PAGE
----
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A History of the Japanese People by F. Brinkley

ARTCeramics did not advance in the Heian epoch

was a waterfall feeding the

lake, usually at its southern end; and at the eastern and western limits of the garden, respectively, a grotto for angling and a "hermitage of spring water"--a sort of picnic ground frequented on summer evenings. The great artist, Kanaoka, of the end of the ninth century worked at laying out these rockeries and tiny parks. A native school of architects, or more correctly carpenters, had arisen in the province of Hida. There was less temple building than in the Nara epoch and more attention was given to the construction of elegant palaces for court officials and nobles. But these were built of wood and were far from being massive or imposing. As in other periods of Japanese architecture, the exterior was sacrificed to the interior where there were choice woodworking and joinery in beautiful woods, and occasionally screen-or wall-painting as decoration. There was still little house-furnishing. Mats (tatami), fitted together so as to cover the floor evenly, were not used until the very close of the period; and then, too, sliding doors began to be used as partitions. The coverings of these doors, silk or paper, were the "walls" for Japanese mural paintings of the period. As the tatami came into more general use, the bedstead of the earlier period, which was itself a low dais covered with mats and with posts on which curtains and nets might be hung, went out of use, being replaced by silken quilts spread on the floor-mats. Cushions and arm-rests were the only other important pieces
of furniture.


In the Heian epoch, Court costume was marked by the two characteristics that we have seen elsewhere in the period--extravagance and convention. Indeed, it may be said that Chinese dress and etiquette, introduced after the time of Kwammu were the main source of the luxury of the period. Costume was extreme, not alone in being rich and costly, but in amount of material used. Princely and military head-dresses were costly, jewelled, and enormously tall, and women wore their hair, if possible, so that it trailed below their elaborate skirts. Men's sleeves and trousers were cut absurdly large and full; and women's dress was not merely baggy but voluminous. At a palace fete in 1117 the extreme of elegance was reached by ladies each wearing a score or so of different coloured robes. In this period the use of costly and gorgeous brocades and silks with beautiful patterns and splendid embroideries began.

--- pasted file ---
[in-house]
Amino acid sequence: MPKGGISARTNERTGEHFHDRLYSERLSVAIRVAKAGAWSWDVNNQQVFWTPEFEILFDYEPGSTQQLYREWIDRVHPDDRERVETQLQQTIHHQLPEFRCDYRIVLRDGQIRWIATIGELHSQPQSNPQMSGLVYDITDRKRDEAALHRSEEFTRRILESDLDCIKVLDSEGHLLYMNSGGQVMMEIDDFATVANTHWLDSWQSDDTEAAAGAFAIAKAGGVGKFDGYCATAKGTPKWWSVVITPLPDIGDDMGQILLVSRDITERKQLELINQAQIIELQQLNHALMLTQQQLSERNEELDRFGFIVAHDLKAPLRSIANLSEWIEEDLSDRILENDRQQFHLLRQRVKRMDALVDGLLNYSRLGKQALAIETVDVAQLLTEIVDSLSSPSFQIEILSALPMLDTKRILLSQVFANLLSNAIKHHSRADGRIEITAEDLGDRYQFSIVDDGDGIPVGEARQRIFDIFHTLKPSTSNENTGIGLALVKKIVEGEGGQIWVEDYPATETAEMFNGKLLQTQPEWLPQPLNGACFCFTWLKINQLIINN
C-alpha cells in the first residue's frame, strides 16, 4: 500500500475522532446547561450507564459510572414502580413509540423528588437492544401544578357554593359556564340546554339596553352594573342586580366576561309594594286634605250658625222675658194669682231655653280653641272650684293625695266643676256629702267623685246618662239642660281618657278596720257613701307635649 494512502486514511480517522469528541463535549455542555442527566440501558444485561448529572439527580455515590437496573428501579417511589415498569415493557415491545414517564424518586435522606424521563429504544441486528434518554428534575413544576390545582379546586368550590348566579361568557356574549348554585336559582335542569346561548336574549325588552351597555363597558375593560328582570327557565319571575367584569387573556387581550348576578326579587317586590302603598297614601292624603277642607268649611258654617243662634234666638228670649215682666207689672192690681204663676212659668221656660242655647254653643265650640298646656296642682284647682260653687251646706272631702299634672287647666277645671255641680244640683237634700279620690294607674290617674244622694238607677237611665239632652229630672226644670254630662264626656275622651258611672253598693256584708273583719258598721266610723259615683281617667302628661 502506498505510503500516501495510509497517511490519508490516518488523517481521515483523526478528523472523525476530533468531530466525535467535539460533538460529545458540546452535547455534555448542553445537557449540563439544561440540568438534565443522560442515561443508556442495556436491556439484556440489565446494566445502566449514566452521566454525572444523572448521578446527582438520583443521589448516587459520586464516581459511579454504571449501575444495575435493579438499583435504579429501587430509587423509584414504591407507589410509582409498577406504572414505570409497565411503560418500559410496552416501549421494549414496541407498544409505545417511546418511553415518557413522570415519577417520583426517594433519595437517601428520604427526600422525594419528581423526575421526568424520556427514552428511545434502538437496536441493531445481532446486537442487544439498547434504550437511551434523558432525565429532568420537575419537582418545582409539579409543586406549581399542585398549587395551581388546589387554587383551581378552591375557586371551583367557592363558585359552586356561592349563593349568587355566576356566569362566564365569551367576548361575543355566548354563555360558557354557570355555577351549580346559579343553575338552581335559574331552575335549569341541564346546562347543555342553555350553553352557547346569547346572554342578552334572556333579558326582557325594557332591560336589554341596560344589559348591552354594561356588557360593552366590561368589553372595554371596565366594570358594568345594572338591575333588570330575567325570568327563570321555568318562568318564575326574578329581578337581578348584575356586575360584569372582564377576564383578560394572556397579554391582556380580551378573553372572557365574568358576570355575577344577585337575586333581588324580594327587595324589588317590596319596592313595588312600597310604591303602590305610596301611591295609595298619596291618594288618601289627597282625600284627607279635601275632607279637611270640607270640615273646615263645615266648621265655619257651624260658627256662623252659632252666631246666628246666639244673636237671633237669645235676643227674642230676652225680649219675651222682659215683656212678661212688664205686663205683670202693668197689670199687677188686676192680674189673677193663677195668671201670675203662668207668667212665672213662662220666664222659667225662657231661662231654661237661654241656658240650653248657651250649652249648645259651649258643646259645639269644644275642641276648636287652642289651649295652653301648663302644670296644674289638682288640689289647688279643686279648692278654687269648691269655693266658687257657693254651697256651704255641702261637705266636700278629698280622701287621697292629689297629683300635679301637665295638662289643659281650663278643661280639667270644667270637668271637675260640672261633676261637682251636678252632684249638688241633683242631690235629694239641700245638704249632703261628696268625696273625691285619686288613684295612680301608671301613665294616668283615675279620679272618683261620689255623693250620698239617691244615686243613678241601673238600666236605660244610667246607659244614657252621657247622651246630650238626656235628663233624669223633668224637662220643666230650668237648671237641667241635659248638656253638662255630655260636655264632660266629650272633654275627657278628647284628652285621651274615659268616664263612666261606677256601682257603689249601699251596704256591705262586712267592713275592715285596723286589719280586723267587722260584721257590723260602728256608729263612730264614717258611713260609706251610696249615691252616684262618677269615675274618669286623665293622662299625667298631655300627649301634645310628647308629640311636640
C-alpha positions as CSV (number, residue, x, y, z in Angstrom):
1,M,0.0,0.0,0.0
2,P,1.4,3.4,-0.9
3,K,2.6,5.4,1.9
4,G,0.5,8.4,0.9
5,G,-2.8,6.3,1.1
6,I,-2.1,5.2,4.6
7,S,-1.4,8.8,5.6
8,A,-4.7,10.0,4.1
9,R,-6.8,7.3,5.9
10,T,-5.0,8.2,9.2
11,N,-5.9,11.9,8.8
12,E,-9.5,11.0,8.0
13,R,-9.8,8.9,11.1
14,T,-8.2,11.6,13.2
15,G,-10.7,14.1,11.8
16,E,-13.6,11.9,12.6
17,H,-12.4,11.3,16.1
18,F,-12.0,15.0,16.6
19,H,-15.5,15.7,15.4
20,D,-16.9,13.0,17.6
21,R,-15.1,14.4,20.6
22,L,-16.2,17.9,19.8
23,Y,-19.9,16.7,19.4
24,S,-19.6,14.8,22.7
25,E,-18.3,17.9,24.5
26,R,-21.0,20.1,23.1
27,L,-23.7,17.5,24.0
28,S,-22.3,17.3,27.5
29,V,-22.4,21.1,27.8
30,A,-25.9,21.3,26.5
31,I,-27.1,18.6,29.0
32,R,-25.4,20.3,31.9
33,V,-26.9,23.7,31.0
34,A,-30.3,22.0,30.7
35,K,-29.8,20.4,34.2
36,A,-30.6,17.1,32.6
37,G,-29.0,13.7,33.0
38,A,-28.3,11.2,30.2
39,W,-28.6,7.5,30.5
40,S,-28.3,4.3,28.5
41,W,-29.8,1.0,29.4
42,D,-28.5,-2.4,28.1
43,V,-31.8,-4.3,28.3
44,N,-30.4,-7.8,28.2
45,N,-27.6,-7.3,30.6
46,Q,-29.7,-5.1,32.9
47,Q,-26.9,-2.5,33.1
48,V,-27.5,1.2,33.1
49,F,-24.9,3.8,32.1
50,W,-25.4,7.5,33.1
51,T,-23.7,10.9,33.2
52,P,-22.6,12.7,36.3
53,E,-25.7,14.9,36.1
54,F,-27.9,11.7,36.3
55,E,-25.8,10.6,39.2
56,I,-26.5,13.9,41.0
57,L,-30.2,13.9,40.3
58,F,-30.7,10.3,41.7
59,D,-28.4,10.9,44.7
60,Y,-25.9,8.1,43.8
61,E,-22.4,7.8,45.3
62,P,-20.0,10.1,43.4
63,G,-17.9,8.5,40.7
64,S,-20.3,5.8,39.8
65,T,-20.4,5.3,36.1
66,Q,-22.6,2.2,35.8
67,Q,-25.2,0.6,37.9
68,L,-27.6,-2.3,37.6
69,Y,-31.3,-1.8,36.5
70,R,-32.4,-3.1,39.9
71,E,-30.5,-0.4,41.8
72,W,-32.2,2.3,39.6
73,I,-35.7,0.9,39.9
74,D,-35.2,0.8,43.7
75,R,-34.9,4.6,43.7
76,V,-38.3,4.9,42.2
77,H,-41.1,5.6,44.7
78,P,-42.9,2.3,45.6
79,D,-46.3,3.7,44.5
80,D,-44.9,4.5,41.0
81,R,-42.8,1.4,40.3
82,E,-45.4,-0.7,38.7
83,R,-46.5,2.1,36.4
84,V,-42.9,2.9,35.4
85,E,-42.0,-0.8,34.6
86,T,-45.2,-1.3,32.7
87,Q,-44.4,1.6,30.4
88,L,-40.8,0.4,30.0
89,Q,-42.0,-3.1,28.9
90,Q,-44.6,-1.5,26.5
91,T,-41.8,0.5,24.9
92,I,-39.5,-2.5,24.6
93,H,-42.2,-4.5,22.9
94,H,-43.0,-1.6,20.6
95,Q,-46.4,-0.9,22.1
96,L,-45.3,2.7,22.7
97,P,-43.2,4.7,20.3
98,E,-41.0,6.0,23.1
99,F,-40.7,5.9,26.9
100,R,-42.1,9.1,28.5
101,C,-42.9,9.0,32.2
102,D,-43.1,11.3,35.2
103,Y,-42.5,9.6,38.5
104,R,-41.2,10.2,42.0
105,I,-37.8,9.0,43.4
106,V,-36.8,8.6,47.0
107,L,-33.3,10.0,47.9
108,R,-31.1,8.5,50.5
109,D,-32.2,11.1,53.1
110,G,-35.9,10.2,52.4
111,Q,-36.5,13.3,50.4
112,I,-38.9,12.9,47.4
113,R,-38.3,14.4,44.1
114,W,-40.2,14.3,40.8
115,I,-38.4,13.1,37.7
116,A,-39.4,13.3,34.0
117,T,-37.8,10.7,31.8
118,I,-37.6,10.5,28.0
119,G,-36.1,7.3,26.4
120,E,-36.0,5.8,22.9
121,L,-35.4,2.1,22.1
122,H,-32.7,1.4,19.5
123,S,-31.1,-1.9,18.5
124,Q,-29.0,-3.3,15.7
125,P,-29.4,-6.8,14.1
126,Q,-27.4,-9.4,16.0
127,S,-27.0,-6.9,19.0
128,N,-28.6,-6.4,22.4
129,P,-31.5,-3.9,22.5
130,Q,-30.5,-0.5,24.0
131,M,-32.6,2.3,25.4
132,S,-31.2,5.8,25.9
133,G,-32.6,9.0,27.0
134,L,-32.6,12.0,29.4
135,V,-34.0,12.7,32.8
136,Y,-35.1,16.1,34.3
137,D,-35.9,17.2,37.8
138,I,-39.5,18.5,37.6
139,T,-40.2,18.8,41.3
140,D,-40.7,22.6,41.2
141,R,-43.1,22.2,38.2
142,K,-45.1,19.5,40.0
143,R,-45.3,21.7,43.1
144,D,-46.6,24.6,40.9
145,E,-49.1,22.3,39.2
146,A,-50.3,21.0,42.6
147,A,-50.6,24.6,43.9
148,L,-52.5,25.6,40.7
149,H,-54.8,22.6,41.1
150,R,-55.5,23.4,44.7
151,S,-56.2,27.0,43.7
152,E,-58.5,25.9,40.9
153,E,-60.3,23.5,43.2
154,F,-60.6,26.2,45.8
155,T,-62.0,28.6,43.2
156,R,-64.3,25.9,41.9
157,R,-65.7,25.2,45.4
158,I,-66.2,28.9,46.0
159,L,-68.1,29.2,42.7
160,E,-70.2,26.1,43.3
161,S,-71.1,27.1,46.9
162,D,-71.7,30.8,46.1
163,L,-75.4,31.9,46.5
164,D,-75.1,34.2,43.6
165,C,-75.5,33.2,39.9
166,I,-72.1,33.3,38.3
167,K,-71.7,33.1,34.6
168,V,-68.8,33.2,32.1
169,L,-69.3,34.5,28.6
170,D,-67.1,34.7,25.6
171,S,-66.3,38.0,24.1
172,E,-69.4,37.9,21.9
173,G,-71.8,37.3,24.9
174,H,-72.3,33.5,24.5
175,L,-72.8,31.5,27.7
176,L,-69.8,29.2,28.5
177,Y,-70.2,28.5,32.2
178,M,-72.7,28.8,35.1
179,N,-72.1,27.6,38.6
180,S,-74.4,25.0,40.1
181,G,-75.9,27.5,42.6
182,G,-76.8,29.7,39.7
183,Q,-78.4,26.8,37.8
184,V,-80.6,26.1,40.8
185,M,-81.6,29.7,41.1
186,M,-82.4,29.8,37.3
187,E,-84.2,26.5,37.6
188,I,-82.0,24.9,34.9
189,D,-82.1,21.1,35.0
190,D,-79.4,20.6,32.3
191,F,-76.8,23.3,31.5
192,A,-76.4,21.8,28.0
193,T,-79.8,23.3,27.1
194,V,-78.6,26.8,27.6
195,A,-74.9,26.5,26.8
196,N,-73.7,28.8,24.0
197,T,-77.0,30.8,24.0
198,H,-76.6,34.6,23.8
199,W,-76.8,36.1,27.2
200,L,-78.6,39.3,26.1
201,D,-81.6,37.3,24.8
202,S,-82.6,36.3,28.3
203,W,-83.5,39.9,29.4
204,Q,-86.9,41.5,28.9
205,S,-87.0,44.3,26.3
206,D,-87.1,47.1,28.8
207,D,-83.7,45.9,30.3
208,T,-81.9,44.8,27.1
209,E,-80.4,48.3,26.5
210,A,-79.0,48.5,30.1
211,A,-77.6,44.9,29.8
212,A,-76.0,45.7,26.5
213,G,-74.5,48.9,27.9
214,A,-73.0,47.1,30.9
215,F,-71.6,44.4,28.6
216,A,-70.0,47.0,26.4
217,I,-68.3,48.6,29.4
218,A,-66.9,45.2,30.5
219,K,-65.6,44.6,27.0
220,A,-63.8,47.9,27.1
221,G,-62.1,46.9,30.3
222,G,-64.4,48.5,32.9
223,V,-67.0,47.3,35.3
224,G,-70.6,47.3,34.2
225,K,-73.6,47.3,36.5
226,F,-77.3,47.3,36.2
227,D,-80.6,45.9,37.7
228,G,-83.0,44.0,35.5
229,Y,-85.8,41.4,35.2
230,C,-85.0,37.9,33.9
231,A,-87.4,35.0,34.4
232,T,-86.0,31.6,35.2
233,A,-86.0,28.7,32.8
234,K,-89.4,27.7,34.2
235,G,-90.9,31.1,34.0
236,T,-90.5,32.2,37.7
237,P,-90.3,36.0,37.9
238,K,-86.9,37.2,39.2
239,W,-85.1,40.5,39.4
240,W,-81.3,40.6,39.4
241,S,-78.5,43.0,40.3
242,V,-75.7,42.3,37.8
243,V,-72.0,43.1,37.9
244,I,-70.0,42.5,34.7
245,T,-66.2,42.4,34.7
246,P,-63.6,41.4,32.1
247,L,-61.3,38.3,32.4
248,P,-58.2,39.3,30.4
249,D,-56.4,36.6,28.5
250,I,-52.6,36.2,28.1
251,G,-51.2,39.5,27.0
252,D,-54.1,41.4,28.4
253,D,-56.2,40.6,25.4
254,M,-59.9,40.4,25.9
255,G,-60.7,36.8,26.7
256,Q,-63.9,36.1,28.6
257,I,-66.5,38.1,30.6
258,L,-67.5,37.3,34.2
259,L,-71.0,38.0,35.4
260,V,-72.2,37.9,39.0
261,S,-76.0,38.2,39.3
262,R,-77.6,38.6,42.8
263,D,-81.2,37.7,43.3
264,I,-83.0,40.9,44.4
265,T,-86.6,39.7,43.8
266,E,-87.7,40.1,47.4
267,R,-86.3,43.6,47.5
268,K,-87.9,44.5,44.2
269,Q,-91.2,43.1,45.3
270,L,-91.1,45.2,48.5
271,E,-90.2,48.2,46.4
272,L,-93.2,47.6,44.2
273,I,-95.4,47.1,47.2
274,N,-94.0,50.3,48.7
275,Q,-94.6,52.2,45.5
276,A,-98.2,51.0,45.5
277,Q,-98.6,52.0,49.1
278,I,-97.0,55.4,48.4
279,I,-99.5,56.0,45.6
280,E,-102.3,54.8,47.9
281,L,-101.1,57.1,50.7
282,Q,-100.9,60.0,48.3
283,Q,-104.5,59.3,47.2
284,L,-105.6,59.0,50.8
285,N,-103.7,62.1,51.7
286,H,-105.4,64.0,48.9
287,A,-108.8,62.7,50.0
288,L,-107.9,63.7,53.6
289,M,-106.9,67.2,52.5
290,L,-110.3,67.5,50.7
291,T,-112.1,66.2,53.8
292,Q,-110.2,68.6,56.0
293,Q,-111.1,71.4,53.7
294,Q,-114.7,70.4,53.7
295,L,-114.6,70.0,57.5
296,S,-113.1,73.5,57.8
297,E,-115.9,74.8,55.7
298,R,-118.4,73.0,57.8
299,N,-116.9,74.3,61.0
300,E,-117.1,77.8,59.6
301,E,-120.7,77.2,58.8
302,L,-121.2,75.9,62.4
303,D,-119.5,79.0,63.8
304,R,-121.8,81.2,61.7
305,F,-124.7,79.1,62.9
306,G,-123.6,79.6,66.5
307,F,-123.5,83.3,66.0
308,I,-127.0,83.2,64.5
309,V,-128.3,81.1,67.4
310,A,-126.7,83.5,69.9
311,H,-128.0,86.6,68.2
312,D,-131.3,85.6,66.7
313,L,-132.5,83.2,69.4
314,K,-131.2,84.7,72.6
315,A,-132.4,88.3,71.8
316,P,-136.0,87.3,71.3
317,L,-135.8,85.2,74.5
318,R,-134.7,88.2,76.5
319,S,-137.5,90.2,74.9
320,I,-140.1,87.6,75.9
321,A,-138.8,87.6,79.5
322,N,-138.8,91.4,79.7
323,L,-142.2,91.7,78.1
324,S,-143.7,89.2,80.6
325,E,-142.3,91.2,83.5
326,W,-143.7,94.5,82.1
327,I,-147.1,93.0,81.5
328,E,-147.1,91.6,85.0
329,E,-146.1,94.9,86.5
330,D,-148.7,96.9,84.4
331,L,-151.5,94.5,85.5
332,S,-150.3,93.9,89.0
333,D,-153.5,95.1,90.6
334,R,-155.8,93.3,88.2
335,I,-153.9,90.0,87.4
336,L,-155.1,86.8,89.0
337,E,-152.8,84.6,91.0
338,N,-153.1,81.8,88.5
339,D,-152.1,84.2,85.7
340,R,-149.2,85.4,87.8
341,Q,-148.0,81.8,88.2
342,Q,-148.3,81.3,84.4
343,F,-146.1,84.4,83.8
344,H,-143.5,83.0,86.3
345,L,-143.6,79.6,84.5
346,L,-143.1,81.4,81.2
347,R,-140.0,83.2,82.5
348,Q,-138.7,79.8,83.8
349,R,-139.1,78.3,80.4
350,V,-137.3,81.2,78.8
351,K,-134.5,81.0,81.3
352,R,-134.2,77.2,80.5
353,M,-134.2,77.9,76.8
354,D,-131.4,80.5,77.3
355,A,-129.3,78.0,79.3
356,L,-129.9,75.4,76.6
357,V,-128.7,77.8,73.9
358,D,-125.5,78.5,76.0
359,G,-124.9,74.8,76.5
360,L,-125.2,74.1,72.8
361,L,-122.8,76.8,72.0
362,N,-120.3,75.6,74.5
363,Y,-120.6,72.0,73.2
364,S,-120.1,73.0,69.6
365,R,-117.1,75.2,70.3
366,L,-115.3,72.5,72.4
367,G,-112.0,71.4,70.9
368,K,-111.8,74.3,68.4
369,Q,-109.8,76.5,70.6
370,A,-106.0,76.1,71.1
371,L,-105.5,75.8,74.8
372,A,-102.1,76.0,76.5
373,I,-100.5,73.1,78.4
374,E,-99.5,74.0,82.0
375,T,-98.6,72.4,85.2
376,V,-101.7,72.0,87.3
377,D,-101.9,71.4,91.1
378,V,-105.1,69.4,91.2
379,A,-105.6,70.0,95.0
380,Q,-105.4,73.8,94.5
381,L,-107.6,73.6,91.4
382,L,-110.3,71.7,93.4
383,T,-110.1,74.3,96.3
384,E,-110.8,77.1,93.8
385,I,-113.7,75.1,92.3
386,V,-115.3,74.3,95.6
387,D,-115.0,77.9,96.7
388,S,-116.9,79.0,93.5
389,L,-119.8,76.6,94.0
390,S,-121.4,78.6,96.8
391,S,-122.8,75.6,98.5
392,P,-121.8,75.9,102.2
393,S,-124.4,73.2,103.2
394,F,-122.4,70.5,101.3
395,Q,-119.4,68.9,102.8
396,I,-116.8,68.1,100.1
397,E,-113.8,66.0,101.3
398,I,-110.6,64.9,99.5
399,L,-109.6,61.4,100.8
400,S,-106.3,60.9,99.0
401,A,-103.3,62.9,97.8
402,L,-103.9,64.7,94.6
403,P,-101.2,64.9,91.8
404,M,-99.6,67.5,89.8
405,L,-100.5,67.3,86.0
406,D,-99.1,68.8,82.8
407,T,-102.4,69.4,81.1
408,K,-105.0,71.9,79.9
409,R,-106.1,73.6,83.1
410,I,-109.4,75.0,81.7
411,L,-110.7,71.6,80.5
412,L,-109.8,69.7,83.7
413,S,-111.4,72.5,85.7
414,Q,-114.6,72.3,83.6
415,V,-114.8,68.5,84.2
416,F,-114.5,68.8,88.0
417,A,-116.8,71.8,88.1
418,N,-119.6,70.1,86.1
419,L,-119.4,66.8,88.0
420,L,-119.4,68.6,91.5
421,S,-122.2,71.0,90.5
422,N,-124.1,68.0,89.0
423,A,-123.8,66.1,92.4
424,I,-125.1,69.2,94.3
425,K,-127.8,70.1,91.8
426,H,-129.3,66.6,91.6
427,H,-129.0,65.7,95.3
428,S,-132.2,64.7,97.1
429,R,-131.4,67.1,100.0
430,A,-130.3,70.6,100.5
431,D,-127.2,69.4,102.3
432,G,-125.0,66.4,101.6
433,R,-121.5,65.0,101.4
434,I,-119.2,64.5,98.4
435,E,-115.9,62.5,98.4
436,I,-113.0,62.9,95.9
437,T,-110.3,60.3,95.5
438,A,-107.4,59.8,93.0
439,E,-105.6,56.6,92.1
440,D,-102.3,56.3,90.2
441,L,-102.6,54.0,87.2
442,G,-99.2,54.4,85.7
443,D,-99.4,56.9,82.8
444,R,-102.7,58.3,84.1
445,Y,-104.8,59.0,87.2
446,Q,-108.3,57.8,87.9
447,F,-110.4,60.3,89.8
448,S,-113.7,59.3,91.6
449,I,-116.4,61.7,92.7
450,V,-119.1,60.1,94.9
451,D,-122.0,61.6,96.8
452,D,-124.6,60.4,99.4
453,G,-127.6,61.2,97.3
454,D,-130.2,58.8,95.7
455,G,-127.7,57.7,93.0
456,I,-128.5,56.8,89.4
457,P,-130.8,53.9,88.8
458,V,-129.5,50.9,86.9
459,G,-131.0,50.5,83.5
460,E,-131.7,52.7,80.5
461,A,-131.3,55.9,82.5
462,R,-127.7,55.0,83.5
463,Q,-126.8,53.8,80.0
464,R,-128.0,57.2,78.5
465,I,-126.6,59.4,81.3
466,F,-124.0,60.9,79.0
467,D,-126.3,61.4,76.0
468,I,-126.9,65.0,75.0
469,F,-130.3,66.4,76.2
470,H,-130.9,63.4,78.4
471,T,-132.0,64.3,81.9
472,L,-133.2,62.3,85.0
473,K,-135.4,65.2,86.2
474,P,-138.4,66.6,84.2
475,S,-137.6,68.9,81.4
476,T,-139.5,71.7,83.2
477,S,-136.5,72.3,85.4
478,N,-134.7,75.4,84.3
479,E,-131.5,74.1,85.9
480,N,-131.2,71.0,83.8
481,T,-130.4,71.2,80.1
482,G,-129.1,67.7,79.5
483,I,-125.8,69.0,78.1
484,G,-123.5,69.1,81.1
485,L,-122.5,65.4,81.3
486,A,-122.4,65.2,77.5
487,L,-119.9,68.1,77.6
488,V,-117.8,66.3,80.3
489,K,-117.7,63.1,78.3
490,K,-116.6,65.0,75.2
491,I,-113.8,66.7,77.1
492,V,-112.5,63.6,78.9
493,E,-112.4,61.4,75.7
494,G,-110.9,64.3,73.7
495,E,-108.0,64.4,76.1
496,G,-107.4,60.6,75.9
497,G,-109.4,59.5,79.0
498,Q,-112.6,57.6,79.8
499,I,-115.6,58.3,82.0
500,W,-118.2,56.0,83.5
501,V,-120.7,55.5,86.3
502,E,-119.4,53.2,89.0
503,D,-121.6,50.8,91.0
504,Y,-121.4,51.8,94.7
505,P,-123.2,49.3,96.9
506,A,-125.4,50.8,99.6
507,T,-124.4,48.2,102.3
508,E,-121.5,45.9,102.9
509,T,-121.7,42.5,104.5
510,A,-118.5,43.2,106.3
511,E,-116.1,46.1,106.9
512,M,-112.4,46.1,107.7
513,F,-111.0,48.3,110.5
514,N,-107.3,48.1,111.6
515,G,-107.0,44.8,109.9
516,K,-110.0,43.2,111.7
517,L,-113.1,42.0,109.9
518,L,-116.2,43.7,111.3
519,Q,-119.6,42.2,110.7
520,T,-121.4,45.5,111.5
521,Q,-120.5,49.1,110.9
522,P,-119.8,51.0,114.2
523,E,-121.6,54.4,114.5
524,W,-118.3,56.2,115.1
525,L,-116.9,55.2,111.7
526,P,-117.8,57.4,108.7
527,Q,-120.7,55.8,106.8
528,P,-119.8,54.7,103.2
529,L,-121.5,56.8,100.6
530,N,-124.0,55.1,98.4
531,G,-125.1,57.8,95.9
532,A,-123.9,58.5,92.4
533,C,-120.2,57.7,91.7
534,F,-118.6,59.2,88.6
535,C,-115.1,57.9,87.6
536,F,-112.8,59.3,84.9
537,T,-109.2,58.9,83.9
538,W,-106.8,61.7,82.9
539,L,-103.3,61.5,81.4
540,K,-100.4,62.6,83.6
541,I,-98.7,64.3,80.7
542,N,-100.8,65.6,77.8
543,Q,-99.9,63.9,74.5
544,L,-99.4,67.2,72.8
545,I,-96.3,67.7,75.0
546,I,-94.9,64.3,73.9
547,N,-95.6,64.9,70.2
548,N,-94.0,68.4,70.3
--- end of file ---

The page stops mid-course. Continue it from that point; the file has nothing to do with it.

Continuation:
Women at Court, and the Court dandies who imitated them, painted artificial eye-brows high on the forehead, shaving or plucking out the real brows, powdered and rouged their faces and stained their teeth black.


Ceramics did not advance in the Heian epoch, but in all other branches of art there were rapid strides forward. The development of interior decoration in temples, monasteries, and palaces was due to progress on the part of lacquerers and painters. Gold lacquer, lacquer with a gold-dust surface (called nashi-ji), and lacquer inlaid with mother-of-pearl were increasingly used. Thanks in part to the painters' bureau (E-dokoro) in the palace, Japanese painters began to be ranked with their Chinese teachers. Koze Kanaoka was the first to be thus honored, and it is on record that he was engaged to paint figures of arhats on the sliding doors of the palace. The epoch also boasted Fujiwara Tameuji, founder of the Takuma family of artists, and Fujiwara Motomitsu, founder of the Tosa academy. The sculpture of the time showed greater skill, but less grandeur of conception, than the work of the Nara masters. Sculpture in wood was important, dating especially from the 11th century. Jocho, possibly the greatest of the workers in this medium, followed Chinese models, and carved a famous Buddha for Michinaga's temple of Hosho-ji (1022). Jocho's descendant Unkei was the ancestor of many busshi or sculptors of Buddhist statues; and Kwaikei, a pupil of Unkei's brother Jokaku, is supposed to have collaborated with Unkei on the great gate-guardians of the Todai-ji temple. It is important to note that, especially in the latter half of the Heian epoch, painters and sculptors were usually men of good family. Art had become fashionable.

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